[Date Prev][Date Next][Thread Prev][Thread Next][Date Index][Thread Index]

Re: Aikido language

Ah, the hard questions...

On 3 Feb 2004, at 07:08, Joe Marshall wrote:

> David Allison <david.allison@comcast.net> writes:
>> I heard that this might be a good place to introduce a new language.
>> There are even some new language features that might be unique (but
>> I'm not certain of that).
> What do you consider to be unique about the language?

The language maintains a familiar syntax (for those of us
who are used to programming in C++ or Java that is) but
adds scripting features.  A few of the major features:

* dynamic typing with types such as integer, real, map, string, vector, 
bytevector, classes, etc.
* object oriented, single inheritance, with interfaces
* multithreaded, with monitors
* operator overloading
* streams
* enumerated types
* "clever" parser that means you can leave out semicolons where it it 
obvious (end of line)
* very powerful string manipulation and regular expressions

Some "unique" aspects:

* block extension (the ability to add code/data to existing functions, 
classes, etc)
* function inheritance (the ability to inherit functions from functions)
* ability to generate standalone executables that don't need the 
* enumeration extension and inheritance
* 'Raw native' functions.  This lets you call out to C functions with 
no interface code.

I'm not asserting that these are totally unique, but I have not come 
across them
in other language.  I could be wrong here.

> What advantages does it have over, say, Python or Java or Ruby or
> Perl?

I'm not going to criticize other languages, but I will point out some 
of the
differences between Aikido and them.

The main difference between Aikido and the other languages is that
it uses a syntax that is familiar to a lot of people and this makes the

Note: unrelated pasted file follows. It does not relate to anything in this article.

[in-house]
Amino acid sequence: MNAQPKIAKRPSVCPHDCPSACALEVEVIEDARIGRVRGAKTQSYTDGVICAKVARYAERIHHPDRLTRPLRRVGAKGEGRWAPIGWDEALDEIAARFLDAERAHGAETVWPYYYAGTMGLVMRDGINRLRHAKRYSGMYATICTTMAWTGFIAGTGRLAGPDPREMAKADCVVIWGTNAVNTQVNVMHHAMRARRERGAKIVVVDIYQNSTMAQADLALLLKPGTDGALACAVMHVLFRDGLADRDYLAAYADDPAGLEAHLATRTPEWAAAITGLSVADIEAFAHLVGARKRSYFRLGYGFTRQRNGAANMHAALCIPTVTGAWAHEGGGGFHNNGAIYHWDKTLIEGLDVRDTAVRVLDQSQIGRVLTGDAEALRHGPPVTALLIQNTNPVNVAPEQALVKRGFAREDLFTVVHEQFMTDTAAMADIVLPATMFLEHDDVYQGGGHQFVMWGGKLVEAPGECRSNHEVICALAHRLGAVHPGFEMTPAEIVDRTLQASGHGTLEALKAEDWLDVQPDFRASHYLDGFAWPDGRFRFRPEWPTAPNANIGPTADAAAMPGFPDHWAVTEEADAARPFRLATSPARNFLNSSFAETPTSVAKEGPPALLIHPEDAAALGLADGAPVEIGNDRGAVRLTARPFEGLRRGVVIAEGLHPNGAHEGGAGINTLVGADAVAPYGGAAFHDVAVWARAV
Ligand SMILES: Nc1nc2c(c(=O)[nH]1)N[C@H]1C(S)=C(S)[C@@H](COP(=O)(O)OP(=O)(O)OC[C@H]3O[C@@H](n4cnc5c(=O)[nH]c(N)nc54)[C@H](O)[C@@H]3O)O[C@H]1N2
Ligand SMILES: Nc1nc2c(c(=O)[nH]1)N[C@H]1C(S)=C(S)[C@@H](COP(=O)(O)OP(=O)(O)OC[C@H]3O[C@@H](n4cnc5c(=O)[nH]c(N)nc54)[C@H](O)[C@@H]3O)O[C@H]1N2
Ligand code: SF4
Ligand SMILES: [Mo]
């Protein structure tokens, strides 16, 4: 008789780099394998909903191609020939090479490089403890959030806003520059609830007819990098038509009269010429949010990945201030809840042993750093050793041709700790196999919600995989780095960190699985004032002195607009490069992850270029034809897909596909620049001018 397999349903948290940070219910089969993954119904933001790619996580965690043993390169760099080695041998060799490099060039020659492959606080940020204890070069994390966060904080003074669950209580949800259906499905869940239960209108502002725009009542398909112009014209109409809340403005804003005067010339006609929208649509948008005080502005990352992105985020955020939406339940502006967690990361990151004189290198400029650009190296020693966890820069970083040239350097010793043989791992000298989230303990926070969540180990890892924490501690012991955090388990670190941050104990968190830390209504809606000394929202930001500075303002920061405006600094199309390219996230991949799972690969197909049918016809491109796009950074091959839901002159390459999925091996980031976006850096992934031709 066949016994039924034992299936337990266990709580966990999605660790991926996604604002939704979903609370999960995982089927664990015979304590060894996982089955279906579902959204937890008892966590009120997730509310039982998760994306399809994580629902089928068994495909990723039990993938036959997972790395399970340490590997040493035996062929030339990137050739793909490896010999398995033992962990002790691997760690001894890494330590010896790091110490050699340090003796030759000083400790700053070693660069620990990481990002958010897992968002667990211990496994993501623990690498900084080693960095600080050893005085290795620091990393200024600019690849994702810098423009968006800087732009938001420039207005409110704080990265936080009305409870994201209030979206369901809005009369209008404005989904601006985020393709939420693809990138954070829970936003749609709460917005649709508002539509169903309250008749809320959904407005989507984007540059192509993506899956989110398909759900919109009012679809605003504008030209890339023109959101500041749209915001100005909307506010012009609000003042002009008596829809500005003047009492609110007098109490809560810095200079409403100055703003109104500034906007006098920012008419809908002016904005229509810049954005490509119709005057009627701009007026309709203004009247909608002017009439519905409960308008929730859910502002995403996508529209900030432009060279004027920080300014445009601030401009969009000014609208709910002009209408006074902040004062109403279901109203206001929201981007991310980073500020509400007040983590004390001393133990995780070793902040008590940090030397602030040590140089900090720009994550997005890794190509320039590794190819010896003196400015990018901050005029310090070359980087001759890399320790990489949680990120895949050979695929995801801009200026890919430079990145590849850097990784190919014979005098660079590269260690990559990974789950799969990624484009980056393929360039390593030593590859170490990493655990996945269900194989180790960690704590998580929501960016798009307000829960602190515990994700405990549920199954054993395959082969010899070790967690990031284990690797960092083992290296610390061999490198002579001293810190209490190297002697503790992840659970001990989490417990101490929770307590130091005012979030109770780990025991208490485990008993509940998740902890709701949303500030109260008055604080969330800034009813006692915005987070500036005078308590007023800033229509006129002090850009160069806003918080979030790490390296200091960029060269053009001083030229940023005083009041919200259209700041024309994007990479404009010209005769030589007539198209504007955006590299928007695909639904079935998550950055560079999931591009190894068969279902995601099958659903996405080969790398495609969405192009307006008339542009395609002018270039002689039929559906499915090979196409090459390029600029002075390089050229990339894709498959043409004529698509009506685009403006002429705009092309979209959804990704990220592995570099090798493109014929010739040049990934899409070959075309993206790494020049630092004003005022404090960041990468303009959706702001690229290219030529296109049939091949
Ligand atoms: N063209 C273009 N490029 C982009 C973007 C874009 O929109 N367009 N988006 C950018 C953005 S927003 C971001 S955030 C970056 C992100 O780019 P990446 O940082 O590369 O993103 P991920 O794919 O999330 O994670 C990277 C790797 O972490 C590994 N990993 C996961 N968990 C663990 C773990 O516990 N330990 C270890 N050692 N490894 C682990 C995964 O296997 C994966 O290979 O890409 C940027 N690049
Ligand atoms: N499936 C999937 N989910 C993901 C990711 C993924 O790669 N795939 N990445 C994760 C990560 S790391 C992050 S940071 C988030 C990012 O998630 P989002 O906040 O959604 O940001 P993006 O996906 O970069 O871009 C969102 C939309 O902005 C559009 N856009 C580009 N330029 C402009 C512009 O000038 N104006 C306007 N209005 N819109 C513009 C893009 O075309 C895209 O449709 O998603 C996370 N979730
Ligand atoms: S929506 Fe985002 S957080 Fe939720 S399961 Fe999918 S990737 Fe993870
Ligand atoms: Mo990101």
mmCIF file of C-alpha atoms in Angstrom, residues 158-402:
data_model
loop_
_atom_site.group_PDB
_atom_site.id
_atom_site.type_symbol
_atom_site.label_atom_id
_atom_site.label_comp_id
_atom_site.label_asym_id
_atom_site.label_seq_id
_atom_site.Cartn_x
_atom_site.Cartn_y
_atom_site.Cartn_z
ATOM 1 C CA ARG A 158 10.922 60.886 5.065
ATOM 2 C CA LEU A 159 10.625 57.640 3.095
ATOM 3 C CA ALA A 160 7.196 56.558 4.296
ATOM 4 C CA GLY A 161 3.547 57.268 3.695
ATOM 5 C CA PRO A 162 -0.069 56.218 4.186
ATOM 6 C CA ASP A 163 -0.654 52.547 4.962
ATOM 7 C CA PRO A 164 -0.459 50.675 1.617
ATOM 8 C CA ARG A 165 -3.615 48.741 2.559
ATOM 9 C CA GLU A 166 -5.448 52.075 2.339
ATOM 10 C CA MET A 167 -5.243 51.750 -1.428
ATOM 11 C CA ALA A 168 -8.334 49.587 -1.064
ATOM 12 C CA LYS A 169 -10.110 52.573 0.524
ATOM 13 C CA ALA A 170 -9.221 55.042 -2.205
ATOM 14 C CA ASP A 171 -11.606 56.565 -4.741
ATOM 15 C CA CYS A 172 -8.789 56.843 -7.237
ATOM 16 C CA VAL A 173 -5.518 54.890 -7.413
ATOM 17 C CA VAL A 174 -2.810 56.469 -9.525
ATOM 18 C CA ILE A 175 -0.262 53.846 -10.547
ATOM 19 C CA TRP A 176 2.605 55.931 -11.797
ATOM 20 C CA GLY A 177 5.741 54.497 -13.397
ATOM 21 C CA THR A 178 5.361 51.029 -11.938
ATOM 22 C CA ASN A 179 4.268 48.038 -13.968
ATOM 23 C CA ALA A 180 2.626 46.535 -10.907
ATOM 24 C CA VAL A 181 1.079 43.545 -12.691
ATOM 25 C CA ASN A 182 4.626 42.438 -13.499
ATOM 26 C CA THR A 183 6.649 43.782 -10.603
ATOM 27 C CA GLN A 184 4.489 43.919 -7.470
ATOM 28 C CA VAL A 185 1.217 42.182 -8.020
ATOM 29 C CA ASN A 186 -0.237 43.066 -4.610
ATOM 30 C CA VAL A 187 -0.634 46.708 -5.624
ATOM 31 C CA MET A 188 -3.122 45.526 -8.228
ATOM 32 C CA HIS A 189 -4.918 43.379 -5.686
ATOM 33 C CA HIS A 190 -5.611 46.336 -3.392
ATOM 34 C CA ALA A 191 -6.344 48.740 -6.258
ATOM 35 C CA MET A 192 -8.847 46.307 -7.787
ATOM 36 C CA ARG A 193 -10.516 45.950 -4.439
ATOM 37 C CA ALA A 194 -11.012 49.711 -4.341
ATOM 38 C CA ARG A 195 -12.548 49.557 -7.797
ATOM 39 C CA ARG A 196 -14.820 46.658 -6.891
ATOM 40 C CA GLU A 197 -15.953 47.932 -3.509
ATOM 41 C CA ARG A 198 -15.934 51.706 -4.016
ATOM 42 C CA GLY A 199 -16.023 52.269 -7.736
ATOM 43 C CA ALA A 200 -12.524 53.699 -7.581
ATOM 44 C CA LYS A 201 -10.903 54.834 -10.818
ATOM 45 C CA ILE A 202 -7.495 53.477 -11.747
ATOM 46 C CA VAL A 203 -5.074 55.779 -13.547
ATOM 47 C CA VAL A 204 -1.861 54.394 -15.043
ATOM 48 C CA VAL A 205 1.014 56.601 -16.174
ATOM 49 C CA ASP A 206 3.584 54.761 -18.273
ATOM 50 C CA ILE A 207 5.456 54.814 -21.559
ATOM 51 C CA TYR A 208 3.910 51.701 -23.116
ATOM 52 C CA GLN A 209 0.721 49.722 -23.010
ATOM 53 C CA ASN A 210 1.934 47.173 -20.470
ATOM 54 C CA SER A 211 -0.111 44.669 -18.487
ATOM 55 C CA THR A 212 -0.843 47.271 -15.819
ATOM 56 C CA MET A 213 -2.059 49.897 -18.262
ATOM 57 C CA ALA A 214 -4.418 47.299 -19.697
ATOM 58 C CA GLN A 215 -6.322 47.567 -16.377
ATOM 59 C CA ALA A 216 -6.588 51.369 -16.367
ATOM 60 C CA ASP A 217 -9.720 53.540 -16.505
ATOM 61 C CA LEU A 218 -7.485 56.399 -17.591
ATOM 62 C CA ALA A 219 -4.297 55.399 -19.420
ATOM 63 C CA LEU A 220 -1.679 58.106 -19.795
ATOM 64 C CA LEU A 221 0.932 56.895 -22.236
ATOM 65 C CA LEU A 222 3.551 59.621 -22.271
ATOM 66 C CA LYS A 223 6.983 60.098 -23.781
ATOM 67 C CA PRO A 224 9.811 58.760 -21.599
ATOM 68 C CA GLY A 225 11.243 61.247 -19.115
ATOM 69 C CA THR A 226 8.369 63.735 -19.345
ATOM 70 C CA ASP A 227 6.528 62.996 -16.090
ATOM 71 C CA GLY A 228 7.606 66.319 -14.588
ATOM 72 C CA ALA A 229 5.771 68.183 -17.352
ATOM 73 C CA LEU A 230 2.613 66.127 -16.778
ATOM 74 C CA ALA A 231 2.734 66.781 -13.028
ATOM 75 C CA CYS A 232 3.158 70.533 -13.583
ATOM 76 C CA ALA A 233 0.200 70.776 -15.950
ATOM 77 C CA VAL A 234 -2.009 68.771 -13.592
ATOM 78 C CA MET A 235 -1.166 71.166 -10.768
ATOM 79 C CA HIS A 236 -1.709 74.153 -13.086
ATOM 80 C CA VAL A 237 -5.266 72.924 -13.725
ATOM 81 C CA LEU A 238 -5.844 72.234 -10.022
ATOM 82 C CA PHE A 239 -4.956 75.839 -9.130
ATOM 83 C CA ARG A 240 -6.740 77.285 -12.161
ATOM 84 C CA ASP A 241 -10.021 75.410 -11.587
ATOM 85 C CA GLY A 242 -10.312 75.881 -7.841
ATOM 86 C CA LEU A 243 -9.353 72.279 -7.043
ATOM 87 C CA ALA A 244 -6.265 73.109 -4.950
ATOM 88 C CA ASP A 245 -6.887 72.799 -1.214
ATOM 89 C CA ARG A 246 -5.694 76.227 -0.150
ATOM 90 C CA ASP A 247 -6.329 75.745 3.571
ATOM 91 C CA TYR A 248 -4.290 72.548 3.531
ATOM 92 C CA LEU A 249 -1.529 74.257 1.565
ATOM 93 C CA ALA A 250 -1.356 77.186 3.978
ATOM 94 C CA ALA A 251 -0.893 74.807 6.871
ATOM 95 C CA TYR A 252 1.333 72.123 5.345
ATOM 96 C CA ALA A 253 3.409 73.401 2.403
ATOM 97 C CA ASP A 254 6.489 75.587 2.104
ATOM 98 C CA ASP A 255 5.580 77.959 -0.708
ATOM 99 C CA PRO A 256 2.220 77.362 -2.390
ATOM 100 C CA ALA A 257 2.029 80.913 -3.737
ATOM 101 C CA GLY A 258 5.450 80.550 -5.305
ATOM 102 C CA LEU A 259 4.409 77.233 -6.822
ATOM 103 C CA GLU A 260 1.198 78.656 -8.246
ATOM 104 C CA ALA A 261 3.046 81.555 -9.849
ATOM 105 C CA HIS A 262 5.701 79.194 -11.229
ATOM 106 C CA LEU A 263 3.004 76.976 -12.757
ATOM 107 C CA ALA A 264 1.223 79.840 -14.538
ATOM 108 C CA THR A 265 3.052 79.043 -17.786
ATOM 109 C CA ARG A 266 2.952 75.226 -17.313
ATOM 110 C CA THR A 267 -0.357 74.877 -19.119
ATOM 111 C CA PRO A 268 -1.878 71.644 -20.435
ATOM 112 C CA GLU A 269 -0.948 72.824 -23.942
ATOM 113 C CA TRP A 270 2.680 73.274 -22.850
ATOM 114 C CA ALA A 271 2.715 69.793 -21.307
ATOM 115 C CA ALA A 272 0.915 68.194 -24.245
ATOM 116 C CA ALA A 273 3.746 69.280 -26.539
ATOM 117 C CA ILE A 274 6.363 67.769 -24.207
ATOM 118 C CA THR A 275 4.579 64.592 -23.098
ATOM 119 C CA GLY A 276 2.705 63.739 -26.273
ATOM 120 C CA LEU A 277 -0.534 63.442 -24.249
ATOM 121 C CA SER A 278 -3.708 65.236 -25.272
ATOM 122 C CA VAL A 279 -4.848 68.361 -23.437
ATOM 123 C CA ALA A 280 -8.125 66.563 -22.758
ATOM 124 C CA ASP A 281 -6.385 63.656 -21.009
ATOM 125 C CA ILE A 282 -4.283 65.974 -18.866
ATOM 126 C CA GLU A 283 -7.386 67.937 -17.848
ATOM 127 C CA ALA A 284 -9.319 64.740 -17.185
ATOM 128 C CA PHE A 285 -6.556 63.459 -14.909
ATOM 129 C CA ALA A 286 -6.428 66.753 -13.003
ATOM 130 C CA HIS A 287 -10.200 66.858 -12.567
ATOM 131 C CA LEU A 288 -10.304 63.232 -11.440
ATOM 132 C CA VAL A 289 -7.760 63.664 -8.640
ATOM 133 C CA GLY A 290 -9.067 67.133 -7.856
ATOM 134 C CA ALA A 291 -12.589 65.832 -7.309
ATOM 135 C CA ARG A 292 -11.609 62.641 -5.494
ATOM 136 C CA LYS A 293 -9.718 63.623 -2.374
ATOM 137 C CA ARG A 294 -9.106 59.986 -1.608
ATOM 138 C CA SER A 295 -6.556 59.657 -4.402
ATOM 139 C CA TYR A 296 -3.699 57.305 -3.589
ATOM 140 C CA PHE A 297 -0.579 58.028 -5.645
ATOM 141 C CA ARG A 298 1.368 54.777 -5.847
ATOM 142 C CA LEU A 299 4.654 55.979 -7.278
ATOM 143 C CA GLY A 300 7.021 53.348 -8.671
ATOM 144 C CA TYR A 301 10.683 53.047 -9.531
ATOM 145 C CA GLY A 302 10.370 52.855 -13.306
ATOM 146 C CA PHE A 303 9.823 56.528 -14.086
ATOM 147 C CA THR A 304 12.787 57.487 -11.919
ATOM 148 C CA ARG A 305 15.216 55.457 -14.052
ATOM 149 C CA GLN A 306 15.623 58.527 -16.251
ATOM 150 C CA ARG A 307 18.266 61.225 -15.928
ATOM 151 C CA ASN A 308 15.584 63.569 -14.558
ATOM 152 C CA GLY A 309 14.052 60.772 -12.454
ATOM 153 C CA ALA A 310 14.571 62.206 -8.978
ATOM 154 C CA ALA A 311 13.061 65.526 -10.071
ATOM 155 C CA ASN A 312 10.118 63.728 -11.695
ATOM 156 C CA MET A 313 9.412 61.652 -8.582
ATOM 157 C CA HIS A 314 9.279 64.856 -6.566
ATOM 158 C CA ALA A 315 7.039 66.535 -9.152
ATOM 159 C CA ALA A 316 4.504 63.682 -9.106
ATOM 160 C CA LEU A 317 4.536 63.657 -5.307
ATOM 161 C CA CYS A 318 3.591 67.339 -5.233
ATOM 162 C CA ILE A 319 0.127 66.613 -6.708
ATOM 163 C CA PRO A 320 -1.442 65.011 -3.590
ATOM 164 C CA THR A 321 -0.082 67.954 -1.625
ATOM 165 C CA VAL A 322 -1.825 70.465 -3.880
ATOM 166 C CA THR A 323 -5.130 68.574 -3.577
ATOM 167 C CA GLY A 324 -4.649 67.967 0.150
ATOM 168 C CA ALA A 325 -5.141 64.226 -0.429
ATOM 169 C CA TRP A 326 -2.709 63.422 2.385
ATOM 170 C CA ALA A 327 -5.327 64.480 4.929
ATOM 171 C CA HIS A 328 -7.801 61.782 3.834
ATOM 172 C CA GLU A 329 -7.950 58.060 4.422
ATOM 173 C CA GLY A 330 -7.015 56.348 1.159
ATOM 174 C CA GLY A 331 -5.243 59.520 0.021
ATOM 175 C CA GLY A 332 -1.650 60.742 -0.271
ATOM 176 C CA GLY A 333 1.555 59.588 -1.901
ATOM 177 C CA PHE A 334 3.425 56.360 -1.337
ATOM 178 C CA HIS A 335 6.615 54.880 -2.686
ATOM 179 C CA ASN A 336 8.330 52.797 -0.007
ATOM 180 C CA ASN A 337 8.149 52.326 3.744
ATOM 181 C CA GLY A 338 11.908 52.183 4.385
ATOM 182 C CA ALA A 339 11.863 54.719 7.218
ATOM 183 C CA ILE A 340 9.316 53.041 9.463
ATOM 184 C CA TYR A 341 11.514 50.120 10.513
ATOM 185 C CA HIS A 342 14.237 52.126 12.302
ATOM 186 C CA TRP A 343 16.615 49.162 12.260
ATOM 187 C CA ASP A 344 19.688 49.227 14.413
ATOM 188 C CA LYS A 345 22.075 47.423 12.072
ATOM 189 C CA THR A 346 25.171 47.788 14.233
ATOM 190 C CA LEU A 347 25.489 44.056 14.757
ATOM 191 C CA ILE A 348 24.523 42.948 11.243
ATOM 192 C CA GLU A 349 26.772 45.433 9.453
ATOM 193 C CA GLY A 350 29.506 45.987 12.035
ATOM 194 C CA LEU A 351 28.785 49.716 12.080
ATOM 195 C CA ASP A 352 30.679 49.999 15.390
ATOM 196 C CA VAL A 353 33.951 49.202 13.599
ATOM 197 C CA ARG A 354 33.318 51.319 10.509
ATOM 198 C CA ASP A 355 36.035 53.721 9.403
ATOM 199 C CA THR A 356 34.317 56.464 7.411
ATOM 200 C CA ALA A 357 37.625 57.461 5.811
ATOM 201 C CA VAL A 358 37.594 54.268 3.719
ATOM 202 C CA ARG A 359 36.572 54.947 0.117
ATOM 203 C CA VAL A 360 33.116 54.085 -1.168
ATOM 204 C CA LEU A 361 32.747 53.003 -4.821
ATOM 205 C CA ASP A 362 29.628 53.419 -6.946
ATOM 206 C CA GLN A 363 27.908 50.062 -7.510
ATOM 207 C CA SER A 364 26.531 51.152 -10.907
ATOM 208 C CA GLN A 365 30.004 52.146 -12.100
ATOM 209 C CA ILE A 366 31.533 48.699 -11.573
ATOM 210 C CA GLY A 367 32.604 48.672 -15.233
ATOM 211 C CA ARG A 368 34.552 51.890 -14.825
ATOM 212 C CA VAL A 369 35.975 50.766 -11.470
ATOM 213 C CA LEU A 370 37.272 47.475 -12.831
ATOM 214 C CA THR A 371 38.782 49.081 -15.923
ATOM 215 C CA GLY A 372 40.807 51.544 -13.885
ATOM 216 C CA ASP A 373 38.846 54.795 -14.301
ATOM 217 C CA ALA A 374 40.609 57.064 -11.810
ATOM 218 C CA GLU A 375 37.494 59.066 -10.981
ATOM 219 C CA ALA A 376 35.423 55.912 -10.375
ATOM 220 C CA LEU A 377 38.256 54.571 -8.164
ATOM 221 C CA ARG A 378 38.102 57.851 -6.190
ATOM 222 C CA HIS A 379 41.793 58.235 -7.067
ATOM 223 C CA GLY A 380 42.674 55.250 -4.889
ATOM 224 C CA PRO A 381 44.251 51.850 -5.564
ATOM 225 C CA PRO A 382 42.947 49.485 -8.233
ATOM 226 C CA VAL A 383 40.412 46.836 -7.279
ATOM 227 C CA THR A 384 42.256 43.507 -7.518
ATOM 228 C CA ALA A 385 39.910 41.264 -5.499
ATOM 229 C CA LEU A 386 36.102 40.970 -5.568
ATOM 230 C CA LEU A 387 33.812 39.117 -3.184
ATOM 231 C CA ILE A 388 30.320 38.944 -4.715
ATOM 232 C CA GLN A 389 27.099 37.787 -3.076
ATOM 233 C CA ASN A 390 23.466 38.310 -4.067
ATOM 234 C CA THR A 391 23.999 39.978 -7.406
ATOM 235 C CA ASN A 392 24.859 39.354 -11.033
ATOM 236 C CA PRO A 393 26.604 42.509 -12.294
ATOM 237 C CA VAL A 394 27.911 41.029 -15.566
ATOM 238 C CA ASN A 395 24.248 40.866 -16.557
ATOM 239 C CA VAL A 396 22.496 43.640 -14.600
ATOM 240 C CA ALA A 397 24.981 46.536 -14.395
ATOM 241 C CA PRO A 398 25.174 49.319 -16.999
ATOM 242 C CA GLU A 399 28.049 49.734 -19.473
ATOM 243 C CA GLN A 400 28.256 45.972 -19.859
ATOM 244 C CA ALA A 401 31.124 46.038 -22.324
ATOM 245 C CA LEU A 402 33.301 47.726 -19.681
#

learning curve much shorter.  Some people may disagree with this.

Specific differences between Aikido and other languages:

* Python:
     Aikido is most similar in concept to Python, except that it 
provides a richer
     set of types and operations on them.  For example, operator 
overloading, interfaces,
     automatic type conversions etc.

* Java
    Aikido is similar in syntax to Java (it even has some Java object 
model support) but is
    not the same type of language at all.  Aikido is aimed at adhoc and 
prototype programming
    where Java isn't.  Aikido is dynamically typed and there are few 
compile time checks possible.
    The same programming style can be used in Aikido as in Java.

* Perl
    To be honest, I can't take Perl.  Not a criticism of the language 
itself but I find
    it not to be my taste.  Aikido can perform the same tasks as Perl (I 
include the
    PCRE package for regular expressions), but I think it's a much more 

* Ruby
    I have no experience with Ruby, other than reading a little of the 
manual.  It appears
    to be Perl-like (uses the $@% type designators) and is more object 
oriented.  I'm
    afraid I can't comment on it.

> What problems does the language specifically address?

The language was implemented because I found that there was a lack
of a way to write scripts without having to learn a new syntax.  I'm
mostly a C/C++ programmer so I wanted something that looked like
C++ but had higher level constructs that made it easier to write
adhoc programs and scripts.

What I like about the language is the way in which you can write a
script or prototype in it and then easily convert it to a compiled,
strongly typed language for production code.

There I go again, getting all long-winded when describing it.  Hope I
didn't bore anyone.